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StacieCDavis

Lantus and the Fridge

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StacieCDavis

OK...I've recently been diagnosed Type 1 and they started me on Lantus at night to help lower my fasting number. I SWEAR the nurse told me to keep the pen in the refrigerator. That was a week ago...so today I decide to read the insert/instructions and it says to keep the opened pen at room temp. So I immediately took it out of the fridge. Is this going to ruin this pen? Should I put it back in the fridge? Help!:confused:

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TX_Clint

Relax. You should be good for 28 days at room temperature. I keep my unopened pens in the fridge and my opened pen in my bed stand.

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Lloyd

Unused pens should last a year in the frig, used pens only a month or so whether refrigerated or not. Cold insulin stings, and can get air bubbles in it. When you use the last insulin in a pen, take the next one out of the frig.

 

-Lloyd

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MrTomJones

I never fridge my Lantus........ and use a bottle in 40 days. I do not throw it out at 28.

 

According to my pharmacist, the manufacturer has suggested that 28 days is the max only due to contamination issues. poking it 28 times increases the risk.

 

Don't freeze it or nuke it, you'll be fine.

 

I think the nurses always say to fridge it due to them not reading the directions. Lets go with that,. nurses pfffffffffffft

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Bountyman
OK...I've recently been diagnosed Type 1 and they started me on Lantus at night to help lower my fasting number. I SWEAR the nurse told me to keep the pen in the refrigerator.

 

Aside from Mr. Jones' opinion about nurses; more than likely the nurse, knowing that Solostar pens come 5 to a box, told you to keep "them" in the fridge thinking that you would read the instructions that are printed in bold type on the back of the Solostar box.

 

Curious: A few questions, if you will. How may units did they start you on and what, if any information did they give you about titration? And since you're a Type 1, there was no mention of a bolus insulin?

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mom24grlz

Hi welcome :) Lantus is good for 28 days once you open it whether it is refrigerated or not. Unused insulin should remain in the refrigerator. Really i think it's a personal thing, whether you like your insulin refrigerated or not. We do not refrigerate open insulin. Ashleigh carries it around in her purse. So it's available if she needs it. My grandmother is a type 2 insulin dependent and likes her insulin cold from the fridge. Just matter of preference.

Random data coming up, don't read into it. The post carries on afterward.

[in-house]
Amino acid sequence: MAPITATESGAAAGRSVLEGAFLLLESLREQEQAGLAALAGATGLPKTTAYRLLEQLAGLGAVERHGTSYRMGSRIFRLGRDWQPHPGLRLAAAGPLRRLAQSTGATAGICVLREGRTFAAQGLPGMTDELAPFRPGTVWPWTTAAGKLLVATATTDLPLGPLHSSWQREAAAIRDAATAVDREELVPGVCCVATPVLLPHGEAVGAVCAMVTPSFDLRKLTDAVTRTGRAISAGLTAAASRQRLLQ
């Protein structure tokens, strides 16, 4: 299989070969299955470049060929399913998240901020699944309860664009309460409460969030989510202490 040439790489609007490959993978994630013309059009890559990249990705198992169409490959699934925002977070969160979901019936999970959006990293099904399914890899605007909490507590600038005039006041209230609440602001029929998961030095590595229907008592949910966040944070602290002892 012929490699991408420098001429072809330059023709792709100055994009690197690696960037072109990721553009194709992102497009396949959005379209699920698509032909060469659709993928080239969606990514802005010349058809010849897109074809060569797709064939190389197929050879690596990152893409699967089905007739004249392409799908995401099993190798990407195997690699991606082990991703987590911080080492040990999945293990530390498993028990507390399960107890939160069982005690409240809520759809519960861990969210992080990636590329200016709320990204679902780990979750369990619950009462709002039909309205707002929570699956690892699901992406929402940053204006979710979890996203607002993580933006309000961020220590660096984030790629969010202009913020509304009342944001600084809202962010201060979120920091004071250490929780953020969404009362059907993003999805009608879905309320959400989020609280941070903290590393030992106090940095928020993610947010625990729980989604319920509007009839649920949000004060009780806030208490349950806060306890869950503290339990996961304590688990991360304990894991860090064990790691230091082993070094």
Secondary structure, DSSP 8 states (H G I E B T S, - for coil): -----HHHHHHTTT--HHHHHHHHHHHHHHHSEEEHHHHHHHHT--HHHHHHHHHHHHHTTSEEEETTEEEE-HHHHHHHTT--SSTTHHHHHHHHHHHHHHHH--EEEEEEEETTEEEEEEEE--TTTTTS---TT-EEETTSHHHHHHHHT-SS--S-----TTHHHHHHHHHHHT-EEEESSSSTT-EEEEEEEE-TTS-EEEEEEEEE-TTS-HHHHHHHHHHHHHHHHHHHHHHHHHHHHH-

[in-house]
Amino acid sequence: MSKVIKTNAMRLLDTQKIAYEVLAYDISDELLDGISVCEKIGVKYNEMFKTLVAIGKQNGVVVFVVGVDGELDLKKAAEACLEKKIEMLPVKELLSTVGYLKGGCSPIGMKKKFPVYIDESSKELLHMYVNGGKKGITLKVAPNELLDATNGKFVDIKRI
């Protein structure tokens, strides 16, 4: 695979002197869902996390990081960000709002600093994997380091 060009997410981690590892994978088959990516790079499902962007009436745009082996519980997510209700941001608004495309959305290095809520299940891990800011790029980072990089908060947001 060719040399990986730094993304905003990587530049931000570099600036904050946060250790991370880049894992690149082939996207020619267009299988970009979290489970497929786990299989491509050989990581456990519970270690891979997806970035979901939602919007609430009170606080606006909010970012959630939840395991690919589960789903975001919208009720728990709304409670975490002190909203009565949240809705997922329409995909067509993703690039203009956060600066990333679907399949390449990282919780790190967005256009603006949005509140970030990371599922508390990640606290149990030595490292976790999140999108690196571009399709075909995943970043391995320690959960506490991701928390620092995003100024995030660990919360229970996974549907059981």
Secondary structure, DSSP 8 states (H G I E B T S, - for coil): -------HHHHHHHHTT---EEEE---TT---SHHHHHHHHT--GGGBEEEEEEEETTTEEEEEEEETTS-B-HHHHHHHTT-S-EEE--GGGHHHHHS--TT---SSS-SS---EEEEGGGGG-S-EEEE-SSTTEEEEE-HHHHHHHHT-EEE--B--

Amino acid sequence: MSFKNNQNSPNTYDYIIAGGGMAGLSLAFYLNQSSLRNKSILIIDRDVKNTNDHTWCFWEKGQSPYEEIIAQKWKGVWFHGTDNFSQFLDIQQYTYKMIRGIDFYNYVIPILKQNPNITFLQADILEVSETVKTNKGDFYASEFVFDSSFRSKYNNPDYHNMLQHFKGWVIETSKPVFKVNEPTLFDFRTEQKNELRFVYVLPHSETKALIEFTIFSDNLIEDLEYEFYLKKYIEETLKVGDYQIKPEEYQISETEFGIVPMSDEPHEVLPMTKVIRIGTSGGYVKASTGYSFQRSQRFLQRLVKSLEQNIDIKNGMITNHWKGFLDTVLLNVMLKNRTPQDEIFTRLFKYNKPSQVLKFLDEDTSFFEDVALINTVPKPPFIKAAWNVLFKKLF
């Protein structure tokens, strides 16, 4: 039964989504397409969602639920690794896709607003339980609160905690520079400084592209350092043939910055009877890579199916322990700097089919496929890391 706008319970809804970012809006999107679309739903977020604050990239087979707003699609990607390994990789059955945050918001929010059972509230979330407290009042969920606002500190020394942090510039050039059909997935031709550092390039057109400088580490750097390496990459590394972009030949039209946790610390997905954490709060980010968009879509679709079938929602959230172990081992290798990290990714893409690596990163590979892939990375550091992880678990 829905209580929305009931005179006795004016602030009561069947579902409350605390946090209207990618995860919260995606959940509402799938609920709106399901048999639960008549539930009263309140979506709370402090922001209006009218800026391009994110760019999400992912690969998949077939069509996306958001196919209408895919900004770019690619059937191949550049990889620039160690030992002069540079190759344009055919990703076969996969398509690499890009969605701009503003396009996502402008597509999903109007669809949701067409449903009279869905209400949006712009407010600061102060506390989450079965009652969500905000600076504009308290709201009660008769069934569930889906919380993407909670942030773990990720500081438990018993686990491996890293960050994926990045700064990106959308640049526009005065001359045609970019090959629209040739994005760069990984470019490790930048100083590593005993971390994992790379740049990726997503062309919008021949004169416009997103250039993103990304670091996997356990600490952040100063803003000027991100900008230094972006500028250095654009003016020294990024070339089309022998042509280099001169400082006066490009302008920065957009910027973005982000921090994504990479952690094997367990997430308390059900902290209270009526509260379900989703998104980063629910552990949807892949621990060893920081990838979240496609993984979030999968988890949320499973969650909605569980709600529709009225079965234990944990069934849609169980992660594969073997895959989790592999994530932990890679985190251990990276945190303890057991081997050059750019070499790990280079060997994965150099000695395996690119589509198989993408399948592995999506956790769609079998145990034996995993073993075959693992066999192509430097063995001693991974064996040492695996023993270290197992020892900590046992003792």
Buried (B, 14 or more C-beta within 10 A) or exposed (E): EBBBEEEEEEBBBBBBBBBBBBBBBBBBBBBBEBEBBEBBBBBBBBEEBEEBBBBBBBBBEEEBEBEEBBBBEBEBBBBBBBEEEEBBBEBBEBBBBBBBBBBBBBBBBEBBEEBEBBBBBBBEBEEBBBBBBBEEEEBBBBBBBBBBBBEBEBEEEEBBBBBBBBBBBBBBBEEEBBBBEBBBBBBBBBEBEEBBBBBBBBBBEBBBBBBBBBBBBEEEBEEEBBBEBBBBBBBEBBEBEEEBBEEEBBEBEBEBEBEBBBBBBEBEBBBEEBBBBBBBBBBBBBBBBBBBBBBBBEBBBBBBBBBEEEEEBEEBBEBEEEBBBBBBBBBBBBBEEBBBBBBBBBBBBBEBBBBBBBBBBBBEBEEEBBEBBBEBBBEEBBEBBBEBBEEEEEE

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StacieCDavis
Aside from Mr. Jones' opinion about nurses; more than likely the nurse, knowing that Solostar pens come 5 to a box, told you to keep "them" in the fridge thinking that you would read the instructions that are printed in bold type on the back of the Solostar box.

 

Curious: A few questions, if you will. How may units did they start you on and what, if any information did they give you about titration? And since you're a Type 1, there was no mention of a bolus insulin?

 

They did not tell me anything about titration or bolus insulin. I just found out on April 17, they put me on only 5 units at night due to my fasting numbers being higher than desired. My next appt is May 15. What should I be asking them???:confused:

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Bountyman
They did not tell me anything about titration or bolus insulin. I just found out on April 17, they put me on only 5 units at night due to my fasting numbers being higher than desired. My next appt is May 15. What should I be asking them???:confused:

 

First, ask them if they know what a Type 1 diabetic is and how that condition should be treated. Type 1s produce zero to little insulin, are usually diagnosed by a c-peptide test to see how much insulin they're still producing, are given a starting insulin basal according to their weight, are set up with a diabetes education class, are explained how to titrate up their basal insulin rates and prescribed a bolus insulin to inject before their meals. It seems to me, since Type 1 diabetes is a life threatening condition...you were basically told NOTHING!

 

Now, if you mistook their diagnoses and are confusing Type 1 with Type 2...that's a different story. 5 units isn't very much. Your starting dosage is very conservative, in my opinion. This from the makers of Lantus: [The recommended starting dose of LANTUS in patients with type 2 diabetes who are not currently treated with insulin is 10 units (or 0.2 Units/kg) once daily, which should subsequently be adjusted to the patient's needs.] In other words; if you're a 125-pound female, your starting dosage would usually be about 11 units...to be titrated up as your basal numbers come down until you've leveled off at an acceptable fasting blood glucose number. The heavier you are, the more body you have to cover in your basal insulin. That's if you're not insulin resistant.

 

As to questions to ask...I'll let those with Type 1 answer that, if that's okay?

 

My advice in all this is be your own best advocate. Diabetes has attacked you. Fight back with everything you have. Show it who's boss! Most important...read as much as you can here and ask as many questions as you like.

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